I have been a United States lawyer since my graduation from Harvard Law School in 1983 and my admission to the New York bar in 1985, so for almost 35 years now. I spent five years as a federal prosecutor in New York from 1987 to 1991 before returning to private practice. I became a member of the California bar in 1991 after moving to San Francisco, and have been a partner of the law firm of Munger, Tolles & Olson since 1995 (almost 25 years).
I have always had a passion for other cultures and languages. In high school, I studied Spanish and Italian, and in college I studied German and Russian. As a young student, I spent a summer studying Spanish in Madrid in 1973 (and remember seeing motorcades for General Franco pass by in the streets) and then spent a summer in Clermont-Ferrand, France, studying French and living with a wonderful family with whom I have remained in close contact. In college, I spent a summer doing thesis research at the Istituto Gramsci in Rome regarding the Italian Communist Party during what turned out be a tumultuous time — the killing of Aldo Moro by the Brigate Rosse and the death of two Popes in short succession.
My interest in foreign culture and language has informed my legal career. I have always been fascinated by cross-border legal issues. In 2008, I took a sabbatical from my firm and obtained a French-language masters degree in French and European business law at Paris II (Assas). Since returning to the United States, much of my law practice has focused on transnational legal issues in Europe, Asia and South America. The opportunity to combine my passion for other cultures with my law practice has been an unending source of personal and professional satisfaction.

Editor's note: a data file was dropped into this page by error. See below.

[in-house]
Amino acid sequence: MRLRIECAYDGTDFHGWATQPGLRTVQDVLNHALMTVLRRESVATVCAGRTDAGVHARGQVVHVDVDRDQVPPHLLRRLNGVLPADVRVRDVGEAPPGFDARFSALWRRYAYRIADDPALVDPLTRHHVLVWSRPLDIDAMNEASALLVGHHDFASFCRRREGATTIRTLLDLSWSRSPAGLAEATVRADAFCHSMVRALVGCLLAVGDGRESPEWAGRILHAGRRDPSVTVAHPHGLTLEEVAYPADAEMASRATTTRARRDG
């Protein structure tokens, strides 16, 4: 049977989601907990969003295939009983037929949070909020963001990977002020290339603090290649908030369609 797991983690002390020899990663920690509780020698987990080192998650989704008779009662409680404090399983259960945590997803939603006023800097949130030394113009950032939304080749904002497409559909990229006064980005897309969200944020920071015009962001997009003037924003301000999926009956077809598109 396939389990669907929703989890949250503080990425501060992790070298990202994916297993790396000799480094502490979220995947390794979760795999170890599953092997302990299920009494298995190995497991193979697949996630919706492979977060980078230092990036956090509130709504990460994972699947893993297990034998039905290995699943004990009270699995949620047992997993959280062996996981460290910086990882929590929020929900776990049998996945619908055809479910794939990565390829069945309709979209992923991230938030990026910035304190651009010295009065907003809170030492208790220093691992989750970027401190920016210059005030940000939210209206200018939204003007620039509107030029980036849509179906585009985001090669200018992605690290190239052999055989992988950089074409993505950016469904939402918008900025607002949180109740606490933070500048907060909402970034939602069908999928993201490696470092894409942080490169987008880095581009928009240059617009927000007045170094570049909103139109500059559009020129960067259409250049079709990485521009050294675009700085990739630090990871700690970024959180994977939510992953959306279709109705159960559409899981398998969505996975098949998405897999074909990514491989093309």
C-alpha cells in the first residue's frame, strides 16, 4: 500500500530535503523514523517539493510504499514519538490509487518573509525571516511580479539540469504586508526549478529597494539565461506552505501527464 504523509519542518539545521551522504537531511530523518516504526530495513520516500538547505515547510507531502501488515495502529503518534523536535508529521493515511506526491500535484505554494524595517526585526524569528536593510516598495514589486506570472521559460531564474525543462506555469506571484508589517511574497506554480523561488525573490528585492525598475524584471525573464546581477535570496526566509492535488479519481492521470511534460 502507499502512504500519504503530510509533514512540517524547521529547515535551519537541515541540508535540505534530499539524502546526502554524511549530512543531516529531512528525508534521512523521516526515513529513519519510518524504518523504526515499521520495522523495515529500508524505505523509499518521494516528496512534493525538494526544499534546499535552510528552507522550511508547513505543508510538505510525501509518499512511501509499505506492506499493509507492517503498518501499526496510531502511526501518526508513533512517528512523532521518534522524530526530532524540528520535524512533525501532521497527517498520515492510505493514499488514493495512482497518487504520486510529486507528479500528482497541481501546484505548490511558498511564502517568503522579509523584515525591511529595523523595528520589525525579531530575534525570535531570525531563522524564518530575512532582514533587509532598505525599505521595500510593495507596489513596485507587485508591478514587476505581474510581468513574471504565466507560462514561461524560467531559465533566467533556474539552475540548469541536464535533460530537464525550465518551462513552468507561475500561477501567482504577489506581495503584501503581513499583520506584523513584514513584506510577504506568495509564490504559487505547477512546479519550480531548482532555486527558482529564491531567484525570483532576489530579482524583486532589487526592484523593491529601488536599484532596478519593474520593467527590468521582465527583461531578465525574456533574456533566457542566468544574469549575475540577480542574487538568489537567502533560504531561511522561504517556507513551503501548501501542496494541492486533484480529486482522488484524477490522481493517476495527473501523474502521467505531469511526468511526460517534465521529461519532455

In 2000, I became a member of UIA (Union Internationale des Avocats or International Association of Lawyers), the world’s oldest, most multi-cultural international law organization. Over the next two decades I worked in various positions in the organization. It is my great honor to now become President of UIA and to dedicate my next year to UIA’s mission — international exchange of information and ideas among the world’s lawyers and protection of the independence of the legal profession as well as of legal defenders of human rights around the globe.